So with all of that out there, what do you do the next time you’re driving down the road and you notice a farm with a lonely Bos primigenius taurus standing on a hillside?

A cow?

"What did you call me?"

You can go ahead and inform your carmates that “there’s a head of cattle on that hill”, but unless they’re ranchers, they’ll probably think you’re describing a gruesome bovine decapitation. You can squint and try to determine at 50 miles per hour the gender of the animal, or even go for the gold and assess its age and (if female) the number of calves it’s had in order to ensure that you’re calling a heifer a heifer. You can point out the “bovine” to the other humans in the car, but you’ll be being both technically imprecise and strangely formal, so your friends may suspect you of being a robot.

Or you can accept the standard informal usage and mention the cow. Is it technically accurate? Potentially not, although you’ve got around a 50% chance. Unfortunately, all your other options are potentially inaccurate or overly technical. Cow at least has the advantage of being widely accepted as a general term in various dictionaries. And there are even attestations of the technically paradoxical “male cow” and technically redundant “female cow” on the web.

English has a hole here, and it’s up to you how you want to fill it. Unless you’re playing Cranium, of course.

Summary: Cattle doesn’t have a singular form, aside from the technical term head of cattle. There isn’t a single word that means specifically a single cattle of unstated gender and age. As such, even though it’s technically inaccurate, cow is generally used in informal situations as the singular form of cattle.

[Update 07/13: Anndra in the comments noted that Scots use the word beast as the genderless singular of cattle. This reminded me that there is a word that is specific to a bovine animal and is genderless and ageless: neat, as in neatfoot oil. Unfortunately, beast is of limited geographical reach, and neat is archaic, although I might try to adopt one or both into my lexicon all the same.]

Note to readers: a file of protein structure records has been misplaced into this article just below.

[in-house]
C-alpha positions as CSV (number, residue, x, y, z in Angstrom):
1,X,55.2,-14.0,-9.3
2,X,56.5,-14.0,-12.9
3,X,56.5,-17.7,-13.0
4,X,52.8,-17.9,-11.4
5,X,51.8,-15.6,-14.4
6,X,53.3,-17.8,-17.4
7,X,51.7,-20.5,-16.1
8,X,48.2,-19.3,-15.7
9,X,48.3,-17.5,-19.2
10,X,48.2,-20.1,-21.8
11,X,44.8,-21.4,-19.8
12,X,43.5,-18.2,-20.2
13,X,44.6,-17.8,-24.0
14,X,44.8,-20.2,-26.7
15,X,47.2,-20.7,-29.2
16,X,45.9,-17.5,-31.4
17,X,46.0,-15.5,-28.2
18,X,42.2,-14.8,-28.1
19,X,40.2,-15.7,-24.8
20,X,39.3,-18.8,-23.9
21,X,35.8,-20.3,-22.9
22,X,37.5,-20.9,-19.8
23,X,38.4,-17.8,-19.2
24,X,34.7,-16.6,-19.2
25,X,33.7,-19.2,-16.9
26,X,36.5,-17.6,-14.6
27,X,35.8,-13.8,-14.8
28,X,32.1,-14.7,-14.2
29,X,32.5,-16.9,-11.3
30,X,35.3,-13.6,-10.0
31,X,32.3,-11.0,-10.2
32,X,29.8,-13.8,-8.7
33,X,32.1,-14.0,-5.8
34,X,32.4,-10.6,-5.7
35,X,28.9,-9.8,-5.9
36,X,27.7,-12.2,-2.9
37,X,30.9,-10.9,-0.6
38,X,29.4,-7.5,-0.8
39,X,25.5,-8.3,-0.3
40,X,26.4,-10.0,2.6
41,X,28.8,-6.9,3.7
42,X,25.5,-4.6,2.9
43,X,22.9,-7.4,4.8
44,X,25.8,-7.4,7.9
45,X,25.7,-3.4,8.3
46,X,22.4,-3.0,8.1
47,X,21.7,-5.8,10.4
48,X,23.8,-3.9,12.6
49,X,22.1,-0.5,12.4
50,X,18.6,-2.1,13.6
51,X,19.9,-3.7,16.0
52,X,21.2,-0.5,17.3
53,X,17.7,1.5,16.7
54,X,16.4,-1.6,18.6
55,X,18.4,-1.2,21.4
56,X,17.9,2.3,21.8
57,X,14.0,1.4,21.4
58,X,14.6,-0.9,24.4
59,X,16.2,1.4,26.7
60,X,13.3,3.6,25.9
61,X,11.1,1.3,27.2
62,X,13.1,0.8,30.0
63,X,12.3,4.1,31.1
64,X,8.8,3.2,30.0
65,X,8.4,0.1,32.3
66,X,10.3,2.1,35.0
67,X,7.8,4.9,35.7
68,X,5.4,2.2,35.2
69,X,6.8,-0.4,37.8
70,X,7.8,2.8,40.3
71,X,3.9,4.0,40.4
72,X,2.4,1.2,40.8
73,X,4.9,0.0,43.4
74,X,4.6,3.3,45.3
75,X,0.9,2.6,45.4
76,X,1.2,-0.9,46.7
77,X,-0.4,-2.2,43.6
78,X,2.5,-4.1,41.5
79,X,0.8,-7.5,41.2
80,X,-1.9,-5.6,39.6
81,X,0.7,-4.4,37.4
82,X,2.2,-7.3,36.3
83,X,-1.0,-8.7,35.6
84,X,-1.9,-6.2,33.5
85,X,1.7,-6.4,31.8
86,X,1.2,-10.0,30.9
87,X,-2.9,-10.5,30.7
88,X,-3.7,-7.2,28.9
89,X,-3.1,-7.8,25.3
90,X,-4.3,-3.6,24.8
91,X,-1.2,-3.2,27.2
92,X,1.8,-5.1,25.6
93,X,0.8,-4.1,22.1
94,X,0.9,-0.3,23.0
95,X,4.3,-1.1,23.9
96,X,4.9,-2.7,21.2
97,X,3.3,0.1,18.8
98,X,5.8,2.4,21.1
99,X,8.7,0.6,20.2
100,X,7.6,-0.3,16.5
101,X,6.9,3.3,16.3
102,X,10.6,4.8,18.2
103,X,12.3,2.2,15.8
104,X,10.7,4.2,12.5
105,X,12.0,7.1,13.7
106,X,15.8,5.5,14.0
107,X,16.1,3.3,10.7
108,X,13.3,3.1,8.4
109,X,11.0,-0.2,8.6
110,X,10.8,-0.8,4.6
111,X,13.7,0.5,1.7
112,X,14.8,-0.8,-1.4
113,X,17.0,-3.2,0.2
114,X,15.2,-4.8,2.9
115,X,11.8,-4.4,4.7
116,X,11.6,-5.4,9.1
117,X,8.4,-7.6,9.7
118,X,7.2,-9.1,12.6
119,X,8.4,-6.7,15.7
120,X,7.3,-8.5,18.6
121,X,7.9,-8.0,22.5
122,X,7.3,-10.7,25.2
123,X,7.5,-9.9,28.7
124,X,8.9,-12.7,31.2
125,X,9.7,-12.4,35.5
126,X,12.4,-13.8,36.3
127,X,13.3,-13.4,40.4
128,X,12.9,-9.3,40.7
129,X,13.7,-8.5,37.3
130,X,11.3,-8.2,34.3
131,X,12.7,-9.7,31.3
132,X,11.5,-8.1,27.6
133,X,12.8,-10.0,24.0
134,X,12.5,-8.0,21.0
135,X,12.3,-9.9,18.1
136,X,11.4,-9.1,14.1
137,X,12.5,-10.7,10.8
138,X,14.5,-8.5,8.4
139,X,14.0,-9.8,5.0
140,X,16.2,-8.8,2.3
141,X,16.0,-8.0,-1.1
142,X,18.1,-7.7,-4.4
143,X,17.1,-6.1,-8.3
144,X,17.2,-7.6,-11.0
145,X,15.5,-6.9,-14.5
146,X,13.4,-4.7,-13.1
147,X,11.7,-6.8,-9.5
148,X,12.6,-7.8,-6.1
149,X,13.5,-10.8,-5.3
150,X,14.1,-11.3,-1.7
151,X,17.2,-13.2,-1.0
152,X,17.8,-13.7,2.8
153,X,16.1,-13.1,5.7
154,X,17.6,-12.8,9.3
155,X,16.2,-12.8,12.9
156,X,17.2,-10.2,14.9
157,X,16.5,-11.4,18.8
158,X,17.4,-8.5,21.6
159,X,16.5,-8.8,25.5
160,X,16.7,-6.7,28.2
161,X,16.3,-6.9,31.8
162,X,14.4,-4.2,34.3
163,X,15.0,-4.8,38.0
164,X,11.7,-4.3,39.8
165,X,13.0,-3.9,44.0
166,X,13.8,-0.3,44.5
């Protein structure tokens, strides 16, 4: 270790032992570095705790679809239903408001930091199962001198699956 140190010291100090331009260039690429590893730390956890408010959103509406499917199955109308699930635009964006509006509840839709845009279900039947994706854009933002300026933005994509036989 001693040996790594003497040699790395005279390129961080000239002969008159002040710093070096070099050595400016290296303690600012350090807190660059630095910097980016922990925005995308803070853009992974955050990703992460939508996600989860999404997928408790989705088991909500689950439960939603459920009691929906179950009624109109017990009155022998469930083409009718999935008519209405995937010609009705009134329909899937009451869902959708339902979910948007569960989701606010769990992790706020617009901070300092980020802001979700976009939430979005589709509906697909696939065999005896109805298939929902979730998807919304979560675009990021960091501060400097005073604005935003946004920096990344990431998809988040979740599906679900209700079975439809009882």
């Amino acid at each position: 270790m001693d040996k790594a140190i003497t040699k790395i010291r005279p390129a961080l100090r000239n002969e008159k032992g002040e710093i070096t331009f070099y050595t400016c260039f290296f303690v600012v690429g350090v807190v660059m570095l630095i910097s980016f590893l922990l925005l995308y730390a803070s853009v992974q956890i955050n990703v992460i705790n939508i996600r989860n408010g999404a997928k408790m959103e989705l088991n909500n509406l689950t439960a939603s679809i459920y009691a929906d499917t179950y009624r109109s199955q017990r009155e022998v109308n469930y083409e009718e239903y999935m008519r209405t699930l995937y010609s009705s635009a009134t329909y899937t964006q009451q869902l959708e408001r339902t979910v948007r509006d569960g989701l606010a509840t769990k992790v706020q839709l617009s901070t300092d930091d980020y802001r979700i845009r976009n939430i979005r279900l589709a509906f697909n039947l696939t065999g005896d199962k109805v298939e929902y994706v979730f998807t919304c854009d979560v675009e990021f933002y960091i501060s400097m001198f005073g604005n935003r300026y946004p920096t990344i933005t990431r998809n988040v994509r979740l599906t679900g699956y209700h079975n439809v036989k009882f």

*: Okay, I can. We lost.

**: Of course, this is in reference to capital meaning to money, wealth, etc., as in capitalism. Capital can be a count noun when it refers to the head of a column or an upper-case letter.

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A lot of people make claims about what "good English" is. Much of what they say is flim-flam, and this blog aims to set the record straight. Its goal is to explain the motivations behind the real grammar of English and to debunk ill-founded claims about what is grammatical and what isn't. Somehow, this was enough to garner a favorable mention in the Wall Street Journal.

About Me

I'm Gabe Doyle, currently a postdoctoral scholar in the Language and Cognition Lab at Stanford University. Before that, I got a doctorate in linguistics from UC San Diego and a bachelor's in math from Princeton.

In my research, I look at how humans manage one of their greatest learning achievements: the acquisition of language. I build computational models of how people can learn language with cognitively-general processes and as few presuppositions as possible. Currently, I'm working on models for acquiring phonology and other constraint-based aspects of cognition.

I also examine how we can use large electronic resources, such as Twitter, to learn about how we speak to each other. Some of my recent work uses Twitter to map dialect regions in the United States.